Rama V have been a favourite of ours when it comes to fine Thai cuisine. You can read about how I went GaGa over my meal the last time (click HERE). I was glad to find my favourite Chor Ladda (Blue flower shaped dumplings stuffed with minced chicken and peanut), Tod Mun Pla Krai (Fish Cake), Hor Mok Kung (Otak-otak prawns), Tom Kar Kai (Spicy chicken soup with coconut milk), and Pad Thai Kai (Thai fried noodles with shrimps) included in the menu along with 33 other dishes and desserts to complete this grand royal feast. According to the restaurant’s proprietor, Andre Shum, one should dig into their fresh pacific oysters. Top one of your plump oysters with a specially made green chili pesto, sliced garlic, and cili padi (bird’s eye chili) for a flavourful and addictive Thai twist.
The buffet is a steal at RM75++ (adults) and RM36++ for children, and is perfect for anyone who hasn’t had the chance to savour Rama V’s offering prior to this.
3. Indulge in a Feast at Hotel Buffets.
Unlike independent restaurants, a hotel has the advantage to churn out an insanely gigantic spread. It seems there’s an unspoken competition to see who can offer the most amount of dishes in their Ramadhan buffet spread. Take the Westin KL‘s ‘Ramadhan Santapan‘ for instance, it is rumoured to put together over 700 (or was it just 170, my memory’s failing me) delectable dishes of local and international dishes which have carved a place in every Malaysian’s hearts as perennial favourites, including an exclusive selection of signature dishes from their very own line of restaurants such as Prego (Italian), Qba (South American) and EEST (Chinese). Dessert loving guests are in for a treat. At the dessert island, the divine trio of ‘Ais Kepal, Ais Batu Campur and Cendol Pilut Power‘ awaits. Diners are also spoilt with an assortement of Malaysian fruits such as the famous D24 Durian and mangosteen. It’s funny to note that while both these fruits are not allowed into the hotel, it’s OK for the chefs to serve them in The Living Room restaurant. It’s safe to assume that the concept of eating moderately during Ramadhan is not practice when one dines here.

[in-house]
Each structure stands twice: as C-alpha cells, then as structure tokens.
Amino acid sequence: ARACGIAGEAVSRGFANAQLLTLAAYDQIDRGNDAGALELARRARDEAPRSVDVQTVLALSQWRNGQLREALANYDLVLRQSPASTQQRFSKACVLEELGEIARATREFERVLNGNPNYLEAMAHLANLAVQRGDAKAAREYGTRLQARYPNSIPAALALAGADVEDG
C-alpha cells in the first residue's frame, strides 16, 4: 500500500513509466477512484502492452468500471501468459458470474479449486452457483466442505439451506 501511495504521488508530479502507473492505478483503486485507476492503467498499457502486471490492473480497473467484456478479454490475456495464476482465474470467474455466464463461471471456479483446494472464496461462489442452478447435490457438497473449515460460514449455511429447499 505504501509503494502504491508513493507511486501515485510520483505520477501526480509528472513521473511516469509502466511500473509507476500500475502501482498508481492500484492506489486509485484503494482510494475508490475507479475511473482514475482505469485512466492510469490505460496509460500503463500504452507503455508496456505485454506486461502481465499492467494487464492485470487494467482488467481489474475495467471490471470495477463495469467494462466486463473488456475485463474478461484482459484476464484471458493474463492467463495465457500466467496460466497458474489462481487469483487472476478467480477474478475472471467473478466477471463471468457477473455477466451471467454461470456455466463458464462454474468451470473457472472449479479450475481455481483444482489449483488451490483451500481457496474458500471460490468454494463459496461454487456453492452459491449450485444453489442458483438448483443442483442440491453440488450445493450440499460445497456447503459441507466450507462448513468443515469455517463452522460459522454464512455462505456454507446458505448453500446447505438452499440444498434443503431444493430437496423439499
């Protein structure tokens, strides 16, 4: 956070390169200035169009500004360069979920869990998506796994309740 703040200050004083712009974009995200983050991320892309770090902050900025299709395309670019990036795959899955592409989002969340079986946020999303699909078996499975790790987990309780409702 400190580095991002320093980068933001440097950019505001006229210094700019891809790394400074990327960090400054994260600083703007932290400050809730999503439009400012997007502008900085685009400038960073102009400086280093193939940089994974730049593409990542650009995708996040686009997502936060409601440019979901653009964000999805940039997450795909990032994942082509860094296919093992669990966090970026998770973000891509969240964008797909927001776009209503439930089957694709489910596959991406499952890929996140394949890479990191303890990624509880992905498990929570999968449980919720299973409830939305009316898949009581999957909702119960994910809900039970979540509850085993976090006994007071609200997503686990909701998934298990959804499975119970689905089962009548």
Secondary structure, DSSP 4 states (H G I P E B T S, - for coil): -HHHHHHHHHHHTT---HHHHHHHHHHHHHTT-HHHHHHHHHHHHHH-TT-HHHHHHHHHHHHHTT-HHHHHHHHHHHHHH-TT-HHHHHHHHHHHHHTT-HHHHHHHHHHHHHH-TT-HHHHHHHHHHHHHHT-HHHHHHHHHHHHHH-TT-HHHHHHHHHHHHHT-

If you thought they’ve pulled out all the stops, wait until you read about the Zam Zam water they provide to cleanse diner’s palate before they start to feast. The Zam Zam mineral water was discovered in the desert of Mecca, the holy land of Islam, almost 2,500 years ago. The well is away from any other source of water and it is self replenishing. Water from this ‘miracle’ well has been scientifically proved to contain healing qualities due to its high content of calcium and magnesium salts as well as natural fluorides. During the Hajj and Umra, pilgrims are recommended to drink Zam Zam water to quench their thirst. They also continue the tradition of bringing it back for family and friends.
The Westin KL‘s Ramadhan feast can be experienced at The Living Room from 7pm-10:30pm daily unttil 5th September and is priced at RM108++ per person (Mon-Thurs) and RM128++ per person (Fri-Sun). Starwood Privilege card members are entitled to a 25% discount.
4. Enjoy Dainty Cakes and Such.
It’s widely known that the Malays have sweeter palates, which results in the many sweet offerings during the Ramadhan period. And if you have a sweet tooth as well, do get your hands on Just Heavenly’s Indonesian Spiced Marble Cake and Sugee Fruit Cake. These are two of three specially packaged Hari Raya offering from the famous baker boys for the year. The other cake being their popular Chocolate Fudge Cake. We managed to dig into the earlier mentioned two and found them moist and full of flavours – but we’re not the least surprised by that. My favourite has got to be the Spiced Marble Cake which was inspired by the Indonesian layer cake with rich swirls of cinnamon, nutmegs and a whole bag of other mixed spiced in a light butter cake that had me popping them like there’s no tomorrow. Who needs layers when you can have swirls eh?
The Sugee Fruit Cake is by itself a special creation and is made using Nigel Skelchy’s family recipe. The recipe includes semolina mixed with sugared wintermelon, citrus peel, nuts and golden raisins. All cakes comes in three sizes and are packaged nicely in a pretty box. Prices and sizes are available for download here.